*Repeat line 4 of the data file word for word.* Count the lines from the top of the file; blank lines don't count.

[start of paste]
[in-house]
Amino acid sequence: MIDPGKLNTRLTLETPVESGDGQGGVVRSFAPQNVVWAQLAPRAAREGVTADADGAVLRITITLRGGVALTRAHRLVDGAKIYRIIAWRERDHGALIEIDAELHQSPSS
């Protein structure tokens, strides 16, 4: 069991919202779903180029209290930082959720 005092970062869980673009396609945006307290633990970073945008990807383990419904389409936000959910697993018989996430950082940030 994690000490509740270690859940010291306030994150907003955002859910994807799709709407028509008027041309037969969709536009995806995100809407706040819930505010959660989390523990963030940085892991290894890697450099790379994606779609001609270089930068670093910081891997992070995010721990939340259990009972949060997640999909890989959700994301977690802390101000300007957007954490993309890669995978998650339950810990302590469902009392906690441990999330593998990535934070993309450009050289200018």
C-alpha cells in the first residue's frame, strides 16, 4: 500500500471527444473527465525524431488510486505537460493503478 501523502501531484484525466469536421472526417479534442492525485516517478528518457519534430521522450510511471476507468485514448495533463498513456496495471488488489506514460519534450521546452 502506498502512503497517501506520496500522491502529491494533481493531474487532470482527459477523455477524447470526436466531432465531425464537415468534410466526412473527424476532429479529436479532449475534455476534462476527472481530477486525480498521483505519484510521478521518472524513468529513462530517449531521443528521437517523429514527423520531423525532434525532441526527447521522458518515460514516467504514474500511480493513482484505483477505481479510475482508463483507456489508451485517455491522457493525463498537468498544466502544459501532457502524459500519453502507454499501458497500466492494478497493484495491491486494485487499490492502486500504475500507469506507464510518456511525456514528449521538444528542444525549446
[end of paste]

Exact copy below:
C-alpha cells in the first residue's frame, strides 16, 4: 500500500471527444473527465525524431488510486505537460493503478 501523502501531484484525466469536421472526417479534442492525485516517478528518457519534430521522450510511471476507468485514448495533463498513456496495471488488489506514460519534450521546452 502506498502512503497517501506520496500522491502529491494533481493531474487532470482527459477523455477524447470526436466531432465531425464537415468534410466526412473527424476532429479529436479532449475534455476534462476527472481530477486525480498521483505519484510521478521518472524513468529513462530517449531521443528521437517523429514527423520531423525532434525532441526527447521522458518515460514516467504514474500511480493513482484505483477505481479510475482508463483507456489508451485517455491522457493525463498537468498544466502544459501532457502524459500519453502507454499501458497500466492494478497493484495491491486494485487499490492502486500504475500507469506507464510518456511525456514528449521538444528542444525549446